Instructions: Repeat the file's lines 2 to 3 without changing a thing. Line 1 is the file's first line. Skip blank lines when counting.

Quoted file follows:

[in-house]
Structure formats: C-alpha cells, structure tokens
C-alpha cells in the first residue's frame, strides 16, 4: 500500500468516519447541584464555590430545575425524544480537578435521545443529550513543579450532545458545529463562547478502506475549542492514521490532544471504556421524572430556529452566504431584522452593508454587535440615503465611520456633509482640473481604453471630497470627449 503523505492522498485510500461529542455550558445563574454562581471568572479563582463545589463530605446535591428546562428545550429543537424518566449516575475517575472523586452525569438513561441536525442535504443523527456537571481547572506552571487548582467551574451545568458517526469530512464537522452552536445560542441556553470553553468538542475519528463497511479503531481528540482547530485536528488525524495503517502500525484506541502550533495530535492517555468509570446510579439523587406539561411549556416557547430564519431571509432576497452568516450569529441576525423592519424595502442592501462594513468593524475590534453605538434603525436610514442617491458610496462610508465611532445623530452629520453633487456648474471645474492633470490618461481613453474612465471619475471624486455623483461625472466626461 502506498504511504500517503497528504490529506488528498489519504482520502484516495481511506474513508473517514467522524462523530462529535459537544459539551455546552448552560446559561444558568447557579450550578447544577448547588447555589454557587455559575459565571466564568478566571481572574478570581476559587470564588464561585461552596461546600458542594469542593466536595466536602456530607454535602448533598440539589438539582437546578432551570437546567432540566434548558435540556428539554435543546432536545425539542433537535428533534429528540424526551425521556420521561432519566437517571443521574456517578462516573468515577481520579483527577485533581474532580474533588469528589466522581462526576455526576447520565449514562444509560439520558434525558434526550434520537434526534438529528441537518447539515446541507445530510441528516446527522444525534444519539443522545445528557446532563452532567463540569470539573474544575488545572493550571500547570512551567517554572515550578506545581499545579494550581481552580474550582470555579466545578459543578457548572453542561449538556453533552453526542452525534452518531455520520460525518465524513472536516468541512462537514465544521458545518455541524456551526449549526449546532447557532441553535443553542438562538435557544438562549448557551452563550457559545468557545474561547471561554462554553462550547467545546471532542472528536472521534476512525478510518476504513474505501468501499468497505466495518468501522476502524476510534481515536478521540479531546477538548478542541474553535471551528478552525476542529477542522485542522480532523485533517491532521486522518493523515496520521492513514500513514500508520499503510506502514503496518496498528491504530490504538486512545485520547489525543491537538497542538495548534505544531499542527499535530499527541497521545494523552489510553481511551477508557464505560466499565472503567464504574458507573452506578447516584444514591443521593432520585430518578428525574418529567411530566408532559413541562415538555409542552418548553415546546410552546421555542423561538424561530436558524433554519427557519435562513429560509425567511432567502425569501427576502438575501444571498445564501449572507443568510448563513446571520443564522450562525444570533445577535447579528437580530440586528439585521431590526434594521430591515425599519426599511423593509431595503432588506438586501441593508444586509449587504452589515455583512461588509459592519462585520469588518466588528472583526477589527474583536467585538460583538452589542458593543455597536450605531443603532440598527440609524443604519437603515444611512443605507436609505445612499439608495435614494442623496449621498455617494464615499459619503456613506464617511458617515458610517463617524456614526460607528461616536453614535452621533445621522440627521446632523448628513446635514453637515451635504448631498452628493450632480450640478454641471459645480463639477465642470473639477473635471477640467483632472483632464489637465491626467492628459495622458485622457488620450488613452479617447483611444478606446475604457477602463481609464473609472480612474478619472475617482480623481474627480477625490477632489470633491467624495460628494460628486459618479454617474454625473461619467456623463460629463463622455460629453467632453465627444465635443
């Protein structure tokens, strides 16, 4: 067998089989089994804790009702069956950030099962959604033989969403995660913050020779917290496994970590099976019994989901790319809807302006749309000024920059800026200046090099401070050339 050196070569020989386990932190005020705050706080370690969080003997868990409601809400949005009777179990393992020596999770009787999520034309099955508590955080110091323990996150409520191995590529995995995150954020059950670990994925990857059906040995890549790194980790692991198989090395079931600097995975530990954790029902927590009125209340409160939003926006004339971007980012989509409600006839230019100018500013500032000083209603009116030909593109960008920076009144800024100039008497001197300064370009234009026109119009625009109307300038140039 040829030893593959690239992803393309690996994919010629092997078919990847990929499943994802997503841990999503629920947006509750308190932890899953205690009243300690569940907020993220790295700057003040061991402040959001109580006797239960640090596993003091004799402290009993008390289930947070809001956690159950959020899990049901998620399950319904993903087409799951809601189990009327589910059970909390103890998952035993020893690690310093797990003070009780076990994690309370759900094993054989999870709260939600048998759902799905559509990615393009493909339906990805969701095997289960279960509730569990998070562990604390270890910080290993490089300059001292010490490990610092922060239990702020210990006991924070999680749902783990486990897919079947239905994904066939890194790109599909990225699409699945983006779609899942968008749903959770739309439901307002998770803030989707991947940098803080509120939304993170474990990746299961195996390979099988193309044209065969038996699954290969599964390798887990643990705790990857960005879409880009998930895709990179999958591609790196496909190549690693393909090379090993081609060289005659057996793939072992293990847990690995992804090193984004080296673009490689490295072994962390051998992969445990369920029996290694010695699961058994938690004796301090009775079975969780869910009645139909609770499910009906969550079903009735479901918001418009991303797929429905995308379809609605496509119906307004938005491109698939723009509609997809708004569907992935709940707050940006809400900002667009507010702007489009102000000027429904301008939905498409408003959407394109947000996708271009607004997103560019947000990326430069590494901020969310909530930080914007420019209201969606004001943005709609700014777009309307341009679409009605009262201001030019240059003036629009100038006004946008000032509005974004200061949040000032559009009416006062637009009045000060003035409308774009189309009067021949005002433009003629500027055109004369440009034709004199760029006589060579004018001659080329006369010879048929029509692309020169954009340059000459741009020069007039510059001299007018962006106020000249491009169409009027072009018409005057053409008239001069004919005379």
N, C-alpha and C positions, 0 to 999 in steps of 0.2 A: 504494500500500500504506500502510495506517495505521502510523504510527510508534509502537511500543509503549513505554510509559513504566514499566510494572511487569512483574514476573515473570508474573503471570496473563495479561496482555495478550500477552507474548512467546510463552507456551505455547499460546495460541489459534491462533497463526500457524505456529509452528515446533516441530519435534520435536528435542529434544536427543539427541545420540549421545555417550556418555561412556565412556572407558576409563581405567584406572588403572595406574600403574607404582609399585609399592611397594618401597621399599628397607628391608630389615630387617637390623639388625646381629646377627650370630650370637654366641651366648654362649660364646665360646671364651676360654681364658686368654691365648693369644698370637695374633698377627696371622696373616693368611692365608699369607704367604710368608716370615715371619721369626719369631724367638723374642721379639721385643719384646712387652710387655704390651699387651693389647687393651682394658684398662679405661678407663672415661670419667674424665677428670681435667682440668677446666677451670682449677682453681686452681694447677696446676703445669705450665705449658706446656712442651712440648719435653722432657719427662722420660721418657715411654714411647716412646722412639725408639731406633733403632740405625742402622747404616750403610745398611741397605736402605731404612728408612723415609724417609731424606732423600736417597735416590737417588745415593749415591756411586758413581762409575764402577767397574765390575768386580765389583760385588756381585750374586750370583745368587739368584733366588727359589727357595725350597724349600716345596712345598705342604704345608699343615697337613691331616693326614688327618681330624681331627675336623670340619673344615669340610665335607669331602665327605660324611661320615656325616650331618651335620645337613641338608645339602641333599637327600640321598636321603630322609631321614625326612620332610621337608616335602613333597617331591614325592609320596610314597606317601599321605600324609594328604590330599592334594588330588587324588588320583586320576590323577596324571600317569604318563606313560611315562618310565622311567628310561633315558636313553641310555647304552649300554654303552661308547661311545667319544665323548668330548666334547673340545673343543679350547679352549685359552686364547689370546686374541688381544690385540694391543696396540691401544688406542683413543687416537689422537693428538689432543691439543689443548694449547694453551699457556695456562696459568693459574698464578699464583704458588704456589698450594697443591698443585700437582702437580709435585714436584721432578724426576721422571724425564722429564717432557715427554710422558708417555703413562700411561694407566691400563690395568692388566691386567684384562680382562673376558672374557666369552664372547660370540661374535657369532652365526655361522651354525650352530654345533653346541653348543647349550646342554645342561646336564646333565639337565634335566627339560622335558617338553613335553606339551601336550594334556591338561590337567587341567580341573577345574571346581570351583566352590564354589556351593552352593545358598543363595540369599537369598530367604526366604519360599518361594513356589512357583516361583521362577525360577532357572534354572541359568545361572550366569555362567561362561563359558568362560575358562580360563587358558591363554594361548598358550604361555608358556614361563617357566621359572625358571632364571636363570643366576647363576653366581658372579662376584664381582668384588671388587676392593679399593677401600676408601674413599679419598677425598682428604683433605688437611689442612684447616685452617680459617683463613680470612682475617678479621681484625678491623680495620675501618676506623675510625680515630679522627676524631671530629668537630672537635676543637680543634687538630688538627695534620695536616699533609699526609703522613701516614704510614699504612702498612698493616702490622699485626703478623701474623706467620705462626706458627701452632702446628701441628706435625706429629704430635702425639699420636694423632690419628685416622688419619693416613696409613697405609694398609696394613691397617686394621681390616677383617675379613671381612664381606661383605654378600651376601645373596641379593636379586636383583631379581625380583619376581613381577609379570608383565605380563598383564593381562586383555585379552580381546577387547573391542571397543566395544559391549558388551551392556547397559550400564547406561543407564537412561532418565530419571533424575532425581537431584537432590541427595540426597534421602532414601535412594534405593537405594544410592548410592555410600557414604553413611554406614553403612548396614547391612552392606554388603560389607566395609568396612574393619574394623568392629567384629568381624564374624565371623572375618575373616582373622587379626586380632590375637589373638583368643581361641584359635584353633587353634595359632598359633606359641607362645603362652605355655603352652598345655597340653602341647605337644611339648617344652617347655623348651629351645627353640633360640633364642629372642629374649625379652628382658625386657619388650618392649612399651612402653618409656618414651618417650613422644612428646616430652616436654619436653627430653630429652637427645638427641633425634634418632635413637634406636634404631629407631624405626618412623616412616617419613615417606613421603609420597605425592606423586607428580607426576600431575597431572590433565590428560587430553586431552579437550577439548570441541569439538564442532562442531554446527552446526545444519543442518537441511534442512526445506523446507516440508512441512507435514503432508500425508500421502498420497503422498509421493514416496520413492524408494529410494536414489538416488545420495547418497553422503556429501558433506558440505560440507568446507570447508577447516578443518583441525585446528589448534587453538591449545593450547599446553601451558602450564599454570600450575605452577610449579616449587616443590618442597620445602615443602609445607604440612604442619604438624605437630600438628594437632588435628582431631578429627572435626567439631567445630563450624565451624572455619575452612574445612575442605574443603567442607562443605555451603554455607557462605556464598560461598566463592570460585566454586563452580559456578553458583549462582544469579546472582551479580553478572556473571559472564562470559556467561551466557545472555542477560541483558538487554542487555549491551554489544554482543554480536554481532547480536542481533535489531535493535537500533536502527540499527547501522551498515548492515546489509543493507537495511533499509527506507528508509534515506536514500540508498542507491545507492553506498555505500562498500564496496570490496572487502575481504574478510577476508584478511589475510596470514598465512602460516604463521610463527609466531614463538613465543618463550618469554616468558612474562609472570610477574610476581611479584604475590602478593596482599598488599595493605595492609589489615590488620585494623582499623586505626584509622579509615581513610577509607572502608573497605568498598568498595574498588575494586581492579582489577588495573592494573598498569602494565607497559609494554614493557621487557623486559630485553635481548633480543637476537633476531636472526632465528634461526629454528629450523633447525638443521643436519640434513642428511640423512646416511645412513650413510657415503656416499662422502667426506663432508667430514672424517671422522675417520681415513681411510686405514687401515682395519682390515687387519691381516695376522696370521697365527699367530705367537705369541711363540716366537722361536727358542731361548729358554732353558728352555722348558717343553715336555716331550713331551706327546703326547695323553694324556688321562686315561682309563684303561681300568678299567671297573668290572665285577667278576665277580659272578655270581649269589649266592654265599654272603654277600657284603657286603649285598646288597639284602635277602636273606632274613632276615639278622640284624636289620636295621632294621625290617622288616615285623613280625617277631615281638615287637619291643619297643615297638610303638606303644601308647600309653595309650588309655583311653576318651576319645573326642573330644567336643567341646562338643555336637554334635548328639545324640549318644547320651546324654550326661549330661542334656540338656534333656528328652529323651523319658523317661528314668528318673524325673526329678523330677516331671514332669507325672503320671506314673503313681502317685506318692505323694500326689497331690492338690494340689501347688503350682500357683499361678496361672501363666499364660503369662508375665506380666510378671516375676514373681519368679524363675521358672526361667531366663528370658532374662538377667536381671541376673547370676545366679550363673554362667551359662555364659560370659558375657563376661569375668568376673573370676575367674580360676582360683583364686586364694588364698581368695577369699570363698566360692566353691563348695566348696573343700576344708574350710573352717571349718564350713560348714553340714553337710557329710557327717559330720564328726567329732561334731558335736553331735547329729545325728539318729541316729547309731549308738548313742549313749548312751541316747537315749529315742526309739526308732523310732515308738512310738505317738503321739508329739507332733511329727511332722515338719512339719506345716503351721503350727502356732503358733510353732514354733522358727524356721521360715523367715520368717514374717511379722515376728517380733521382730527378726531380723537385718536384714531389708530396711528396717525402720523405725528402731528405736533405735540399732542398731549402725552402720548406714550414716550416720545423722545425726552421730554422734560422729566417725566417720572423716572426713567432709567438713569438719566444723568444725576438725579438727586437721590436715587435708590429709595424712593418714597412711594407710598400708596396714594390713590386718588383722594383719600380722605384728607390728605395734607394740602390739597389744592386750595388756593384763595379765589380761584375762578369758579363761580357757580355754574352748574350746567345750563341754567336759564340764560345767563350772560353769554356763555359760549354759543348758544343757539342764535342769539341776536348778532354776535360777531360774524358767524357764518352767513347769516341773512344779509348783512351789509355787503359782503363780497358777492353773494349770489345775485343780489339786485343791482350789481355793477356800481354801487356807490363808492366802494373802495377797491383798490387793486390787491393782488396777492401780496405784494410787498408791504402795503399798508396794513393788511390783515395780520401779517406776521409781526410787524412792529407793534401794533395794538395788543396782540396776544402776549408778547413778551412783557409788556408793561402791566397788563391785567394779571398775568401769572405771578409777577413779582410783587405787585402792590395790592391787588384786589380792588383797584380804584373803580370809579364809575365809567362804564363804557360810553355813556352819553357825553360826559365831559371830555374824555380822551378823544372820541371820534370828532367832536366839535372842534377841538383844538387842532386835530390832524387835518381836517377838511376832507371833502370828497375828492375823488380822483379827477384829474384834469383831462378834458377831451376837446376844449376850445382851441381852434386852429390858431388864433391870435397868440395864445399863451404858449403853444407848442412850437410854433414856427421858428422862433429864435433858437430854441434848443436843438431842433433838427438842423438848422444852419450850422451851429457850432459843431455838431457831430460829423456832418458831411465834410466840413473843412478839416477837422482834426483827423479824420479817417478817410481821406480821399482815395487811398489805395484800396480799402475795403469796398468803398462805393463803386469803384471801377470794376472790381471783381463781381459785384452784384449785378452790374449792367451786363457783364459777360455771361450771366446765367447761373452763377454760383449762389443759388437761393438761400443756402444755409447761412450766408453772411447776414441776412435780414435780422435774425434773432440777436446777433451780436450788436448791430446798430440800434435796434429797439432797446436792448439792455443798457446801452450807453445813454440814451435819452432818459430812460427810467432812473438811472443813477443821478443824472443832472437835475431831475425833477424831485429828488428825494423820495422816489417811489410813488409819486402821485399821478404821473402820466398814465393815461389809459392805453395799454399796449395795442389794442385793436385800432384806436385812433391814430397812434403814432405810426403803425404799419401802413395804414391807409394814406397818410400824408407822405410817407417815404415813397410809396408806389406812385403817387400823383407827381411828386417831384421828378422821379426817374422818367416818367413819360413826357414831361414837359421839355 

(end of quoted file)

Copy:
Structure formats: C-alpha cells, structure tokens
C-alpha cells in the first residue's frame, strides 16, 4: 500500500468516519447541584464555590430545575425524544480537578435521545443529550513543579450532545458545529463562547478502506475549542492514521490532544471504556421524572430556529452566504431584522452593508454587535440615503465611520456633509482640473481604453471630497470627449 503523505492522498485510500461529542455550558445563574454562581471568572479563582463545589463530605446535591428546562428545550429543537424518566449516575475517575472523586452525569438513561441536525442535504443523527456537571481547572506552571487548582467551574451545568458517526469530512464537522452552536445560542441556553470553553468538542475519528463497511479503531481528540482547530485536528488525524495503517502500525484506541502550533495530535492517555468509570446510579439523587406539561411549556416557547430564519431571509432576497452568516450569529441576525423592519424595502442592501462594513468593524475590534453605538434603525436610514442617491458610496462610508465611532445623530452629520453633487456648474471645474492633470490618461481613453474612465471619475471624486455623483461625472466626461 502506498504511504500517503497528504490529506488528498489519504482520502484516495481511506474513508473517514467522524462523530462529535459537544459539551455546552448552560446559561444558568447557579450550578447544577448547588447555589454557587455559575459565571466564568478566571481572574478570581476559587470564588464561585461552596461546600458542594469542593466536595466536602456530607454535602448533598440539589438539582437546578432551570437546567432540566434548558435540556428539554435543546432536545425539542433537535428533534429528540424526551425521556420521561432519566437517571443521574456517578462516573468515577481520579483527577485533581474532580474533588469528589466522581462526576455526576447520565449514562444509560439520558434525558434526550434520537434526534438529528441537518447539515446541507445530510441528516446527522444525534444519539443522545445528557446532563452532567463540569470539573474544575488545572493550571500547570512551567517554572515550578506545581499545579494550581481552580474550582470555579466545578459543578457548572453542561449538556453533552453526542452525534452518531455520520460525518465524513472536516468541512462537514465544521458545518455541524456551526449549526449546532447557532441553535443553542438562538435557544438562549448557551452563550457559545468557545474561547471561554462554553462550547467545546471532542472528536472521534476512525478510518476504513474505501468501499468497505466495518468501522476502524476510534481515536478521540479531546477538548478542541474553535471551528478552525476542529477542522485542522480532523485533517491532521486522518493523515496520521492513514500513514500508520499503510506502514503496518496498528491504530490504538486512545485520547489525543491537538497542538495548534505544531499542527499535530499527541497521545494523552489510553481511551477508557464505560466499565472503567464504574458507573452506578447516584444514591443521593432520585430518578428525574418529567411530566408532559413541562415538555409542552418548553415546546410552546421555542423561538424561530436558524433554519427557519435562513429560509425567511432567502425569501427576502438575501444571498445564501449572507443568510448563513446571520443564522450562525444570533445577535447579528437580530440586528439585521431590526434594521430591515425599519426599511423593509431595503432588506438586501441593508444586509449587504452589515455583512461588509459592519462585520469588518466588528472583526477589527474583536467585538460583538452589542458593543455597536450605531443603532440598527440609524443604519437603515444611512443605507436609505445612499439608495435614494442623496449621498455617494464615499459619503456613506464617511458617515458610517463617524456614526460607528461616536453614535452621533445621522440627521446632523448628513446635514453637515451635504448631498452628493450632480450640478454641471459645480463639477465642470473639477473635471477640467483632472483632464489637465491626467492628459495622458485622457488620450488613452479617447483611444478606446475604457477602463481609464473609472480612474478619472475617482480623481474627480477625490477632489470633491467624495460628494460628486459618479454617474454625473461619467456623463460629463463622455460629453467632453465627444465635443